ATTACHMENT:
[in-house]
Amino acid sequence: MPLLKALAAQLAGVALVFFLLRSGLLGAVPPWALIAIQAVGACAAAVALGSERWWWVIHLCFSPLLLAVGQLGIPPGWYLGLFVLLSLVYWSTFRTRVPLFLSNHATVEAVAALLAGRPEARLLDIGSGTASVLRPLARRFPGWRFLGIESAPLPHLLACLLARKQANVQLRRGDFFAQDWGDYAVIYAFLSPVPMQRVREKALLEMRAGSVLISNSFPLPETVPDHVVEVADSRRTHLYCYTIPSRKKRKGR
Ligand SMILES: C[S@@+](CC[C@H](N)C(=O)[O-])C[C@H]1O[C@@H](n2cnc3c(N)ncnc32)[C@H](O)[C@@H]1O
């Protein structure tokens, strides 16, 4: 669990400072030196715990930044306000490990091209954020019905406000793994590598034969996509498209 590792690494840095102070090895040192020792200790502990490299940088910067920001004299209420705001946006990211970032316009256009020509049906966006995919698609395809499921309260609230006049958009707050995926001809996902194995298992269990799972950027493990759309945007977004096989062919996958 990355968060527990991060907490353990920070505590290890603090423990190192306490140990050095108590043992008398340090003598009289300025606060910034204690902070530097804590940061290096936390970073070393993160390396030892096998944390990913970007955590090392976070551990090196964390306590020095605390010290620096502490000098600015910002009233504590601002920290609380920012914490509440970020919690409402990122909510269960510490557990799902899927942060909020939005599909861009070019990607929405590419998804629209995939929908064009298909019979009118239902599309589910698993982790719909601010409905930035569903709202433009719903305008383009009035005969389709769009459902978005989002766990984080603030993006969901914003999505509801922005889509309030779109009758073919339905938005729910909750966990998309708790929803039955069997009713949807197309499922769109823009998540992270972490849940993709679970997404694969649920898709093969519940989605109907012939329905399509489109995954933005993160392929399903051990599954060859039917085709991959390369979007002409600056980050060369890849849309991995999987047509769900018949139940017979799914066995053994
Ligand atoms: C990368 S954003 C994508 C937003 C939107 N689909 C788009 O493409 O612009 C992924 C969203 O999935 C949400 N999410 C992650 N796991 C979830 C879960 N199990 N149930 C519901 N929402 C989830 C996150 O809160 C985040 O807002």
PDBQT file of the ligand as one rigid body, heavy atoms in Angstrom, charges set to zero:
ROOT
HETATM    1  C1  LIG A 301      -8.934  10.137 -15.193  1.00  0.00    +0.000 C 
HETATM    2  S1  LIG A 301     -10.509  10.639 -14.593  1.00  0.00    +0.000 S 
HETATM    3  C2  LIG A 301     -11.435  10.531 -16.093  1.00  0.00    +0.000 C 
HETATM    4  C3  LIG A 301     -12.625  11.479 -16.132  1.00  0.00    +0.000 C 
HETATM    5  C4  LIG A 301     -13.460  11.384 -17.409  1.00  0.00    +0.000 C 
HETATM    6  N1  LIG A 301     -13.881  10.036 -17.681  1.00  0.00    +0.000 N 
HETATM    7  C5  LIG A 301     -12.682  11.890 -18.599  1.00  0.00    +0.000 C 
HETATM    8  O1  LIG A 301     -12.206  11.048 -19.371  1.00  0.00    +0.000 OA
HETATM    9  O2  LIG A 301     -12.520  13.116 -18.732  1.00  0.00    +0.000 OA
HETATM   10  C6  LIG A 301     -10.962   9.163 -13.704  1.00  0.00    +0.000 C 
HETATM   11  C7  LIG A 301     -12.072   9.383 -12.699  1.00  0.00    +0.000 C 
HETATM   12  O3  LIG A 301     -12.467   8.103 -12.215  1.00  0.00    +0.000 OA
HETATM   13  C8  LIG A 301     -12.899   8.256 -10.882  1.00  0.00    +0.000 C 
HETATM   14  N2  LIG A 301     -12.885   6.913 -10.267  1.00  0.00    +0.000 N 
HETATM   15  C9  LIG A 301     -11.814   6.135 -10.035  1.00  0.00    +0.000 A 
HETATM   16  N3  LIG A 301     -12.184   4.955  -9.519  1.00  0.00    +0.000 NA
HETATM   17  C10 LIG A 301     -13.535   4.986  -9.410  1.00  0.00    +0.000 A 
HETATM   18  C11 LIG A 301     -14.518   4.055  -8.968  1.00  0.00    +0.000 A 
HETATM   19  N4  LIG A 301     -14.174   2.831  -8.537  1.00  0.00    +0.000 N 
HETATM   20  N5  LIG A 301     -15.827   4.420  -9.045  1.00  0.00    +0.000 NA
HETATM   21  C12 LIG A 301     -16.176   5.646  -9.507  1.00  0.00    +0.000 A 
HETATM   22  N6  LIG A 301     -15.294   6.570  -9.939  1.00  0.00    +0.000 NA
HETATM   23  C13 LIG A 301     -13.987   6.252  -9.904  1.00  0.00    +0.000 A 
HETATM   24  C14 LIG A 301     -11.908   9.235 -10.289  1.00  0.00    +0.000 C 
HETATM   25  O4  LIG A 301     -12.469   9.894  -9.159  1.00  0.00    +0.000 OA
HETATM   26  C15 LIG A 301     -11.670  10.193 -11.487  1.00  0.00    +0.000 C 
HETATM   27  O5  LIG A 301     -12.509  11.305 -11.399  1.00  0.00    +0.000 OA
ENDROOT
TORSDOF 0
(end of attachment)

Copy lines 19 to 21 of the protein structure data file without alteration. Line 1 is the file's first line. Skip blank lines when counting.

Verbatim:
HETATM   12  O3  LIG A 301     -12.467   8.103 -12.215  1.00  0.00    +0.000 OA
HETATM   13  C8  LIG A 301     -12.899   8.256 -10.882  1.00  0.00    +0.000 C 
HETATM   14  N2  LIG A 301     -12.885   6.913 -10.267  1.00  0.00    +0.000 N 